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Collins Park beach closed for season

Sediment deposits from Irene affect Scotia swimming, reopening date unclear

A sign posted to the fence around the Collins Park beach informs visitors the swimming area is closed. Village officials closed the beach for the entire 2012 season because visibility levels did not meet state requirements.

A sign posted to the fence around the Collins Park beach informs visitors the swimming area is closed. Village officials closed the beach for the entire 2012 season because visibility levels did not meet state requirements. Photo by John Purcell.

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A lifeguard chair sits empty after Scotia officials were forced to close the beach at Collins Park.

— When lifeguards tried installing the docks in the swimming area, the deposits were stirred up again.

The alum treatment cost about $18,000, but FEMA is going to reimburse the expense, according to Marx. Village officials talked to the state Department of Environmental Conservation about possible solutions, and it suggested the alum treatment.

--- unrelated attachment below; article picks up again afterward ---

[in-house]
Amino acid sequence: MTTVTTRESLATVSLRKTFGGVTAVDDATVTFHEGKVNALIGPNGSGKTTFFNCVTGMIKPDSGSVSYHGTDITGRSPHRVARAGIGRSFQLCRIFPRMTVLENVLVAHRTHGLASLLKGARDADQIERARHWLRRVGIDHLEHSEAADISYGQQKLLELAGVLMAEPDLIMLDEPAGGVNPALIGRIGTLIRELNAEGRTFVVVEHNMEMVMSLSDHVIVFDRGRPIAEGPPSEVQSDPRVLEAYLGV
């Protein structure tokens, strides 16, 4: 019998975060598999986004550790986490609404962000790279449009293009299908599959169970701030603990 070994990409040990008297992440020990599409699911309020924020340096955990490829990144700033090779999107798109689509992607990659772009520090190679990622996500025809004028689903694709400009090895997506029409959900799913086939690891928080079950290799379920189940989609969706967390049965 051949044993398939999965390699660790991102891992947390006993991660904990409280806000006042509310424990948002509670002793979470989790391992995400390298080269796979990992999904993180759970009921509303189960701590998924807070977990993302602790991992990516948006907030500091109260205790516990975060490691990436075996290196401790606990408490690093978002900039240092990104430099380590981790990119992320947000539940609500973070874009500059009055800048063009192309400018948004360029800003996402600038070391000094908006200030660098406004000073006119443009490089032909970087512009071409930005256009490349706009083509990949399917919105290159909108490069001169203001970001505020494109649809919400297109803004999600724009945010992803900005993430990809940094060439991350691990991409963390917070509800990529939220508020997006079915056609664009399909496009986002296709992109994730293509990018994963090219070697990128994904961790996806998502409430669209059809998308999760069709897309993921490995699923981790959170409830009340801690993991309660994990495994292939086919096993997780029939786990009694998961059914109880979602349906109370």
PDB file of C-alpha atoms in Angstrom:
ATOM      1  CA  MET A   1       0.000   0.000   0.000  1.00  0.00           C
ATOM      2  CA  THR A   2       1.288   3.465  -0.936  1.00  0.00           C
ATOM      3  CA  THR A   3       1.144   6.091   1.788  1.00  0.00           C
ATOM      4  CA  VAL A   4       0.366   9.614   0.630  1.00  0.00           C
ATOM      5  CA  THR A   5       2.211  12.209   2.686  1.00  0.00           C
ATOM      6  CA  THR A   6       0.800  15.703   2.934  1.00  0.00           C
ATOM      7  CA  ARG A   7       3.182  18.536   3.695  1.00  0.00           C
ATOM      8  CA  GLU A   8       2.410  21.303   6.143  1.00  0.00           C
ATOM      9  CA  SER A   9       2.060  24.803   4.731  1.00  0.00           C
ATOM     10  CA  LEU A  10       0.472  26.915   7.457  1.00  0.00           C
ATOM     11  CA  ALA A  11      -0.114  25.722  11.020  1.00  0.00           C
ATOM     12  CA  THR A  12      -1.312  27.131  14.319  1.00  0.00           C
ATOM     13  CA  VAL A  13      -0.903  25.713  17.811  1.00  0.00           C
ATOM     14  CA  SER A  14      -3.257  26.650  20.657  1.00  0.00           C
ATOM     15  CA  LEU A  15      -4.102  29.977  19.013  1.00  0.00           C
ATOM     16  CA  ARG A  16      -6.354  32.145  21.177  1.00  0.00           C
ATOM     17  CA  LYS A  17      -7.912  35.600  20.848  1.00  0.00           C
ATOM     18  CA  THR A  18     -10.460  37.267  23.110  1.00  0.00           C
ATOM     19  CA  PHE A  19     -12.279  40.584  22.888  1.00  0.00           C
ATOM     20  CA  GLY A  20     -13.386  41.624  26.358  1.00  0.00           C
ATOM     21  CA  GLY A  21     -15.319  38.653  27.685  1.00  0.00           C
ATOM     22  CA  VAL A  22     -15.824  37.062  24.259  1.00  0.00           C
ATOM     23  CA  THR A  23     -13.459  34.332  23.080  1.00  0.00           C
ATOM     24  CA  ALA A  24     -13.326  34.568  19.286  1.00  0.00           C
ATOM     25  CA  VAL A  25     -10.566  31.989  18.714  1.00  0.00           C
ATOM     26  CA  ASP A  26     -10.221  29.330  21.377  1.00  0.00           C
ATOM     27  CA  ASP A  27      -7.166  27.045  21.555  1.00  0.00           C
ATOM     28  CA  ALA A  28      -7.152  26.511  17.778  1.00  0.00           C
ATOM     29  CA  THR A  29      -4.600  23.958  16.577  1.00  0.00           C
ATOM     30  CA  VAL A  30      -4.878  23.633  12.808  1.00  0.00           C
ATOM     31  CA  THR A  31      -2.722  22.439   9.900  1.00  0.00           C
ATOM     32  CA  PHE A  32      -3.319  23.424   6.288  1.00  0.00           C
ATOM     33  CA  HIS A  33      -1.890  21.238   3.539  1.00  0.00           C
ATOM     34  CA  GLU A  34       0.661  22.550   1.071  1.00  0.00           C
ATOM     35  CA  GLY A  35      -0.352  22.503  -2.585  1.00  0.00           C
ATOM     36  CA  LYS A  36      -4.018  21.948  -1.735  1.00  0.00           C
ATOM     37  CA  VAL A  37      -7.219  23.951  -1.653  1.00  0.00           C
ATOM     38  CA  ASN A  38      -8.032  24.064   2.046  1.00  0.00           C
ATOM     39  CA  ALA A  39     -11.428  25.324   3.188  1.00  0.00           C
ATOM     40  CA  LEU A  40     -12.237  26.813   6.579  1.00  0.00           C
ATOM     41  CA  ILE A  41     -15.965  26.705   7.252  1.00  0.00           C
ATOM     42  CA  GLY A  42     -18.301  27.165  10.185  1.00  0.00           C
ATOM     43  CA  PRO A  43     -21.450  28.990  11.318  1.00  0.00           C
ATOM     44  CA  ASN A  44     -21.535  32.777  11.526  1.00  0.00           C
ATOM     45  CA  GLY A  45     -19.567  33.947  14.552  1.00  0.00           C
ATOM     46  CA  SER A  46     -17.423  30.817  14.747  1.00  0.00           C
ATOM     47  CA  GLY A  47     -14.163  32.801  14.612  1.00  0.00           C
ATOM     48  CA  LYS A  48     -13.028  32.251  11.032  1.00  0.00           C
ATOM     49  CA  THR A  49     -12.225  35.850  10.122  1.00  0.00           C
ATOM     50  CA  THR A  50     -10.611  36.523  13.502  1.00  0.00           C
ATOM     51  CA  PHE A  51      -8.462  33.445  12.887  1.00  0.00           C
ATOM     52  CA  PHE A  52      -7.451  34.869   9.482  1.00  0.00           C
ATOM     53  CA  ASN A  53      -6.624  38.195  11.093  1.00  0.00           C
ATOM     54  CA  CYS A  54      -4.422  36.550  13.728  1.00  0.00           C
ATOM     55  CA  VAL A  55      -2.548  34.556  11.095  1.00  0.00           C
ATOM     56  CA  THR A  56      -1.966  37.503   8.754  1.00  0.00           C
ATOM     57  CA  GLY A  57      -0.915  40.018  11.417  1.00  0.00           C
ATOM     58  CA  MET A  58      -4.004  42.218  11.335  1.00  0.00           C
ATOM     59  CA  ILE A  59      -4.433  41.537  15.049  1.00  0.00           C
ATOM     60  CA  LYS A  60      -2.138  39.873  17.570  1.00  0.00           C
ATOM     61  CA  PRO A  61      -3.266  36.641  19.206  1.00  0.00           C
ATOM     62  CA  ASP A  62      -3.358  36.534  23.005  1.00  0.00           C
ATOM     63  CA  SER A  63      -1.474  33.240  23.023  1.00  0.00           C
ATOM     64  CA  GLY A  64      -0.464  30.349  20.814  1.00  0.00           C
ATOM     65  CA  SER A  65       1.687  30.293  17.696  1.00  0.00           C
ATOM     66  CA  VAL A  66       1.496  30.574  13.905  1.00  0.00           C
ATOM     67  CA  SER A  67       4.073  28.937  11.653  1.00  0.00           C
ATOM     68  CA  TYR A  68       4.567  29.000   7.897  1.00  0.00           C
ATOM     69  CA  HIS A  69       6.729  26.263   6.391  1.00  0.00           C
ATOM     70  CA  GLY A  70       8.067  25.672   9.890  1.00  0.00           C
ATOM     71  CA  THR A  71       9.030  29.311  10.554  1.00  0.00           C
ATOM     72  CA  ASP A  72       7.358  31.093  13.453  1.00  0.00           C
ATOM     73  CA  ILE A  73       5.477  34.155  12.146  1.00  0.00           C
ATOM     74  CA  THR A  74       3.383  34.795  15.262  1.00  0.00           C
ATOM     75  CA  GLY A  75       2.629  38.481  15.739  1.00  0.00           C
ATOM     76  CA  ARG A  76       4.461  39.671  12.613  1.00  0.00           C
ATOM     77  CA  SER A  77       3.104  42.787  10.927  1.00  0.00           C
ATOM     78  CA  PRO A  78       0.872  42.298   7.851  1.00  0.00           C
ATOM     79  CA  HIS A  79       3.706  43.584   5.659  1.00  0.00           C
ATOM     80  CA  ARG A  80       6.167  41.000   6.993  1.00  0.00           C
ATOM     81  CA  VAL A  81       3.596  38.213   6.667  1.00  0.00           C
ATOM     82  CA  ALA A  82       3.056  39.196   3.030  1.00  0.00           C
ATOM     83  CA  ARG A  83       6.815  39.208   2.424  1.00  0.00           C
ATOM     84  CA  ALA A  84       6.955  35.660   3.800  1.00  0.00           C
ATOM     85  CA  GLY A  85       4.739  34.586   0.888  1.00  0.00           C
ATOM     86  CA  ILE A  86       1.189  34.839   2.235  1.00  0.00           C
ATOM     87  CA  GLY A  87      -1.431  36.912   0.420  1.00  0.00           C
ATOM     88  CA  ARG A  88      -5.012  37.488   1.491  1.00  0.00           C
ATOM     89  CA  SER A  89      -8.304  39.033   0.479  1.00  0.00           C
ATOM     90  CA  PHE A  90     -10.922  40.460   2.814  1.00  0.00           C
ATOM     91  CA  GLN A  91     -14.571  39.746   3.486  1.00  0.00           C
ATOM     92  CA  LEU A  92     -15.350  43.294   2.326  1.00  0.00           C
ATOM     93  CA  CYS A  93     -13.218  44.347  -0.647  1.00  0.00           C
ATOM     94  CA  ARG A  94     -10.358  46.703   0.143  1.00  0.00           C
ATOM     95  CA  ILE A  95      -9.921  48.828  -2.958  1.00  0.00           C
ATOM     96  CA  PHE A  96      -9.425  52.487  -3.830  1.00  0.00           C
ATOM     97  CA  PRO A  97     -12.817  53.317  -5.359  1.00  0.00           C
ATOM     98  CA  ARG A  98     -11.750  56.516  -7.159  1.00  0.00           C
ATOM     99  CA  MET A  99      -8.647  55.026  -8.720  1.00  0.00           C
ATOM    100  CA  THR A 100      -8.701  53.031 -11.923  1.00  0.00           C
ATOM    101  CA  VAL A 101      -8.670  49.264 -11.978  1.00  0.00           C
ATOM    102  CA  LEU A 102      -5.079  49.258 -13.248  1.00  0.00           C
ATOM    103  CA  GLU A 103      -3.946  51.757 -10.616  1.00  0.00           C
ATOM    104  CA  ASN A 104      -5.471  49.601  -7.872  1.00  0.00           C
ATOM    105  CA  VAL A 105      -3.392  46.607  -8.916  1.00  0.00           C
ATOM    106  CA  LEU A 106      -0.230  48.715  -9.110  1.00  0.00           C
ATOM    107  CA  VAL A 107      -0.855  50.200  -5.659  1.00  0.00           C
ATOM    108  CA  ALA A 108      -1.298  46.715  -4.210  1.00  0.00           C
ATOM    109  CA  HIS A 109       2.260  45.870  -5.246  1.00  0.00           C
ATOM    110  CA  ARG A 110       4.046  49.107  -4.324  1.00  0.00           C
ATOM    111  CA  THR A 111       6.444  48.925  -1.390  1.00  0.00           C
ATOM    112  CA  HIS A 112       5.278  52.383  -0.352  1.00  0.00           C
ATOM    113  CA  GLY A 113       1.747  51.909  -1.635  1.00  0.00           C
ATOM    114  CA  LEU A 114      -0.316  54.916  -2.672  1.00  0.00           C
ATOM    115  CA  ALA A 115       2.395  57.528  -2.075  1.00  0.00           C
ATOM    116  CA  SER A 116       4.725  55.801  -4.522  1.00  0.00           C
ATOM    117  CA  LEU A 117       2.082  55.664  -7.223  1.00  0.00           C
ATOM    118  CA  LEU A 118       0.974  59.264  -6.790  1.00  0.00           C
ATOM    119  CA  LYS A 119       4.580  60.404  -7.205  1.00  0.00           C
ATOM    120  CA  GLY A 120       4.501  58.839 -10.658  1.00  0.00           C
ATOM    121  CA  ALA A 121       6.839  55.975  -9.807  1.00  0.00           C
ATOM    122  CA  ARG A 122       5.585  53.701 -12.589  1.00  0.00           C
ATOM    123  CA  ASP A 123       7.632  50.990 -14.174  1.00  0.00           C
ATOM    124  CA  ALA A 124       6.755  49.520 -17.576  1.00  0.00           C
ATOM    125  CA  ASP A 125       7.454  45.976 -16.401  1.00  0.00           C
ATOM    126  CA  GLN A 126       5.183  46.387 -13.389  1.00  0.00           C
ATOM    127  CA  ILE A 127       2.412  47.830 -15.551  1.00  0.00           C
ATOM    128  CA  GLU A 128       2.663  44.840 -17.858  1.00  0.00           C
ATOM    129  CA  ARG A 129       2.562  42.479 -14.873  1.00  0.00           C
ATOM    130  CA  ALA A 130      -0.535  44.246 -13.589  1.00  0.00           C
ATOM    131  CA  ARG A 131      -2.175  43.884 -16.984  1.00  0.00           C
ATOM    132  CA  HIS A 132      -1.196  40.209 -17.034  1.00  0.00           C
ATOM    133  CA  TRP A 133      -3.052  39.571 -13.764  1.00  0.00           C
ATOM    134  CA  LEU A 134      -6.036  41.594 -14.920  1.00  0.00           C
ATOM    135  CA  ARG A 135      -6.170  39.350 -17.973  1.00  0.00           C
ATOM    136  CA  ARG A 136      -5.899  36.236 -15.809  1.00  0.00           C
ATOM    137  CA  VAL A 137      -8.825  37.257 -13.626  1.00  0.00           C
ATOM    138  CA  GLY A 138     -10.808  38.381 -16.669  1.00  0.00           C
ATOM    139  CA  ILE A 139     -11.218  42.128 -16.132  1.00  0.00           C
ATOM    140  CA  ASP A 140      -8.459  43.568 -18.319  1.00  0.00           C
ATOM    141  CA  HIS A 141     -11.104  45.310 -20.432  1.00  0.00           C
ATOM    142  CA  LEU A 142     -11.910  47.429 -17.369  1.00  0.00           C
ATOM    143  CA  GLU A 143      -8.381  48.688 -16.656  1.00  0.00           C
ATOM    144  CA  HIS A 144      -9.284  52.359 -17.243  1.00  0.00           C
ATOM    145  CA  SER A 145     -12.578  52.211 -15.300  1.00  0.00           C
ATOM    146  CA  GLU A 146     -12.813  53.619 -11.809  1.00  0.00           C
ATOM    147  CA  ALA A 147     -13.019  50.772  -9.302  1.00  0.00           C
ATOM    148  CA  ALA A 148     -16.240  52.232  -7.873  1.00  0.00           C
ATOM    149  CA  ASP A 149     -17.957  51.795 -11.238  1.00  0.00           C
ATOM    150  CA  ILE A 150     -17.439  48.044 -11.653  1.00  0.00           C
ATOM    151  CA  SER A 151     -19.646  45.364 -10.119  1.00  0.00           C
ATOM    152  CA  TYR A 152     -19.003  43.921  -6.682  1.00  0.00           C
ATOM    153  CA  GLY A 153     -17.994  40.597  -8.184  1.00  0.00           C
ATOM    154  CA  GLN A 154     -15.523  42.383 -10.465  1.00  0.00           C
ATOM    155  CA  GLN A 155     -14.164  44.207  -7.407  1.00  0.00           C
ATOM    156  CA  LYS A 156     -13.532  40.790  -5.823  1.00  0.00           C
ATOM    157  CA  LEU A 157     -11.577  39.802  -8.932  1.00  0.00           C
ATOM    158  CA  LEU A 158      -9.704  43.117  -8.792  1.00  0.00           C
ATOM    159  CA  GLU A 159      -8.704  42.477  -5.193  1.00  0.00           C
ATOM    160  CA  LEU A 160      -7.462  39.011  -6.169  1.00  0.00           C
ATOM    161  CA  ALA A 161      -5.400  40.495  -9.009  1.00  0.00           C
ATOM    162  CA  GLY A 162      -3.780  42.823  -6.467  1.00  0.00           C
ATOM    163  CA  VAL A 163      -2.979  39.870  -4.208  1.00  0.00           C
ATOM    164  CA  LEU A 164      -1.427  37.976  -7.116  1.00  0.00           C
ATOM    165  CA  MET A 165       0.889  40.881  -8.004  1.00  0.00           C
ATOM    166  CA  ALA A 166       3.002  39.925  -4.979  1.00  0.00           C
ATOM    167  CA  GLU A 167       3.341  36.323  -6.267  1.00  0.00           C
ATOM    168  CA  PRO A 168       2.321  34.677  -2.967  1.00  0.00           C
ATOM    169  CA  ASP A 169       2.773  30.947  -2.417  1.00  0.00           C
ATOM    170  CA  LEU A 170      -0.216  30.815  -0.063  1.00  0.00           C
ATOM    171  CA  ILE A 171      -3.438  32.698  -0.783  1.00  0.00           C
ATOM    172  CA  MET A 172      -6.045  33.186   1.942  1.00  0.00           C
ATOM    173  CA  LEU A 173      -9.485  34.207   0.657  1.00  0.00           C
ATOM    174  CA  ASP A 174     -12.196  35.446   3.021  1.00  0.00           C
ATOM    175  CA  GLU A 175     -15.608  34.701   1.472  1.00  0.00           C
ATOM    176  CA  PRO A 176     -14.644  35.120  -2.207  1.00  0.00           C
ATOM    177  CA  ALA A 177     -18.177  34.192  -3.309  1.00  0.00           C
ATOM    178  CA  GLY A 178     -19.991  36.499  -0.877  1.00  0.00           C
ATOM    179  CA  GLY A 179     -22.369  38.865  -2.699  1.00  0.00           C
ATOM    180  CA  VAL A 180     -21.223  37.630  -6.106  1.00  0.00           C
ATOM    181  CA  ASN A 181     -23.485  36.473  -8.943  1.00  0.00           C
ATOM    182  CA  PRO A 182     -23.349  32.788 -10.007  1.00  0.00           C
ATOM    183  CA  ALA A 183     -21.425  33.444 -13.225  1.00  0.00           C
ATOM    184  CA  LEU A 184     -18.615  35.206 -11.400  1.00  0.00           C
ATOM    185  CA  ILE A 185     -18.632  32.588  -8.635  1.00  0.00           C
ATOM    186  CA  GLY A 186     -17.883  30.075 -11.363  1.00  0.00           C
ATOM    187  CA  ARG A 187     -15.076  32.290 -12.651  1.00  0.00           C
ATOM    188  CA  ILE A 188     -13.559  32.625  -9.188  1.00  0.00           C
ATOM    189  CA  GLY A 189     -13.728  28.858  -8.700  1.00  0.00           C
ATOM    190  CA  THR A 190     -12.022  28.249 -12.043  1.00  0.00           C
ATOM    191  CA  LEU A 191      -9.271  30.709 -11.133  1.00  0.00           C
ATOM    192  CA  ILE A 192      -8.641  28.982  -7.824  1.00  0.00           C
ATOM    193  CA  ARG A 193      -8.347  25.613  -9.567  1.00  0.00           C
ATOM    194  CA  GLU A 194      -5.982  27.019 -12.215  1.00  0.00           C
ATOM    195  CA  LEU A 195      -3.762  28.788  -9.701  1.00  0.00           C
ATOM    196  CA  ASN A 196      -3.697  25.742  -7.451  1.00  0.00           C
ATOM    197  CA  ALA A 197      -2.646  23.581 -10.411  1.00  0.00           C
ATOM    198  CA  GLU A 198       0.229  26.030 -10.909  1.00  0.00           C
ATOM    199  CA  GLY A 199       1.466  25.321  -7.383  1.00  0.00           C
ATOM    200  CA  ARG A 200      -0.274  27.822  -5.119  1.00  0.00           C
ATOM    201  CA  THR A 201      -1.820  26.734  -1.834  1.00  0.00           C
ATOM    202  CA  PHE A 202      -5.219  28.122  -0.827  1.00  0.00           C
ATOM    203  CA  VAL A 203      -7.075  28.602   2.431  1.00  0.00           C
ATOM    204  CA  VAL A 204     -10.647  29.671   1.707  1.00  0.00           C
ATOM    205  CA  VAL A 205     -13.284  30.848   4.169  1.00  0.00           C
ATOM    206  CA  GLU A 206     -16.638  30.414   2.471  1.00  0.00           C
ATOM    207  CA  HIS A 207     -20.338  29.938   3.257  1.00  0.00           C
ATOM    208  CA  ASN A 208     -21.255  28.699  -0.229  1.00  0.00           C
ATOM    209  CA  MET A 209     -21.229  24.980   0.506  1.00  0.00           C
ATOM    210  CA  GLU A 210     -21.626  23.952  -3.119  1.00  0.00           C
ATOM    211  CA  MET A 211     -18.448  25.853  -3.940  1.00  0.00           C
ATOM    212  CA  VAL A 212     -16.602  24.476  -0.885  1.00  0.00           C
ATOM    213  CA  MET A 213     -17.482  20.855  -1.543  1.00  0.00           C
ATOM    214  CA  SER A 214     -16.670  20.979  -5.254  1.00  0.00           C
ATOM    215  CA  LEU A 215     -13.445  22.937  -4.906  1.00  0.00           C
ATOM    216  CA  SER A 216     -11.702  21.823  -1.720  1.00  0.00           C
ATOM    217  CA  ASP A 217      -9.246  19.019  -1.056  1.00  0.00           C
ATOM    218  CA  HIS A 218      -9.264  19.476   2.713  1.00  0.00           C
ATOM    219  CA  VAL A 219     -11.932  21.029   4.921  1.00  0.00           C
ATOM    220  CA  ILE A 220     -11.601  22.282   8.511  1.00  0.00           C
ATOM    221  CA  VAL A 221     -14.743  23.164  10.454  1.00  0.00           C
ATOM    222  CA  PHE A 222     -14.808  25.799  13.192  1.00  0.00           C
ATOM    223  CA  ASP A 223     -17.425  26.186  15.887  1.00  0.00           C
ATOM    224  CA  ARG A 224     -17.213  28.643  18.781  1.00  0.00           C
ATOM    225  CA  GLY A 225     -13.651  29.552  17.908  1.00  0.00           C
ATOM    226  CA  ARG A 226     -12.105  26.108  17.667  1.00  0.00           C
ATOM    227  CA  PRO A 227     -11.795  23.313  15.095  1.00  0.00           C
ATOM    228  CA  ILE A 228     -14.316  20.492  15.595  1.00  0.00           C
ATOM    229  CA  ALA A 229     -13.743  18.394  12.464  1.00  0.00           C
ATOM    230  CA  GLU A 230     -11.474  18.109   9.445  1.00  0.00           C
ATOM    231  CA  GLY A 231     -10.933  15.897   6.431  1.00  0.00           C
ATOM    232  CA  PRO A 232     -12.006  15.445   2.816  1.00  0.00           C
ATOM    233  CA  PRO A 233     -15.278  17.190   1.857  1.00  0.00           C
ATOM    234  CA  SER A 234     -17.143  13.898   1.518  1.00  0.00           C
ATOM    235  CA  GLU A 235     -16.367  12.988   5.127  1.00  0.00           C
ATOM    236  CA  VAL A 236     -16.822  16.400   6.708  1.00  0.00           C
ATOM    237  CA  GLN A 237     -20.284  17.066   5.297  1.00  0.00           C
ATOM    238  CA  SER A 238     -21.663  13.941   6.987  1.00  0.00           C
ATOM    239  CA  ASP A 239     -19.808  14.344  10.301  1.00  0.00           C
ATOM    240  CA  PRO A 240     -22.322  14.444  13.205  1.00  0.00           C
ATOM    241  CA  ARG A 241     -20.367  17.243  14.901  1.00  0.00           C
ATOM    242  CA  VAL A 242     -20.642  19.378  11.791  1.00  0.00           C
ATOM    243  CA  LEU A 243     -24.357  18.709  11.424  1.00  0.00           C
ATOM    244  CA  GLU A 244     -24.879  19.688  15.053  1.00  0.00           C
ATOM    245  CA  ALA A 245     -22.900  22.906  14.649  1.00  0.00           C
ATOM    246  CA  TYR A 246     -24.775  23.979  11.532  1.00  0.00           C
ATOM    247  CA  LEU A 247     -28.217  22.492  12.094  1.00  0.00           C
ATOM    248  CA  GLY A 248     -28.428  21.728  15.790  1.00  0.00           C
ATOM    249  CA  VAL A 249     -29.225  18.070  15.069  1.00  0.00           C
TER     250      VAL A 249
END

Another measure, trying to draw down the lake to remove sediment and topping off the beach area with sand, was also unsuccessful. Since the entire lake was affected, the spot treatment didn’t work.

Scotia Mayor Kris Kastberg said even though there are a lot of people who don’t swim at the beach, choosing instead to lay in the sand, the whole beach must be closed over the visibility issue.

“It is one of those things where you can’t do anything about it,” Kastberg said. “It is too bad because we are the only sand beach in Schenectady County and we get a lot of use from different people.”

He said the village had to cancel its summer swim lesson programs and the pavilions outside of the fenced in beach area will likely see much less use. The spot is popular for hosting birthday parties and family gatherings, he said.

Now, the village must wait for nature to run its course, but are implementing a “fill and flush” approach to help it along.

To flush the lake, the village pulls out the board in the dam at the east end of the lake. The water then flows into a creek that enters into the Mohawk River. After flushing, the lake naturally recharges itself with groundwater from springs along the north shore.

“What we are being told is to get this sediment out of the lake, it just has to flush itself,” Kastberg said.

He said nobody has a “good handle” on how fast the lake will turn over and clear itself out.

“Sometimes, Mother Nature just wins,” Marx said.

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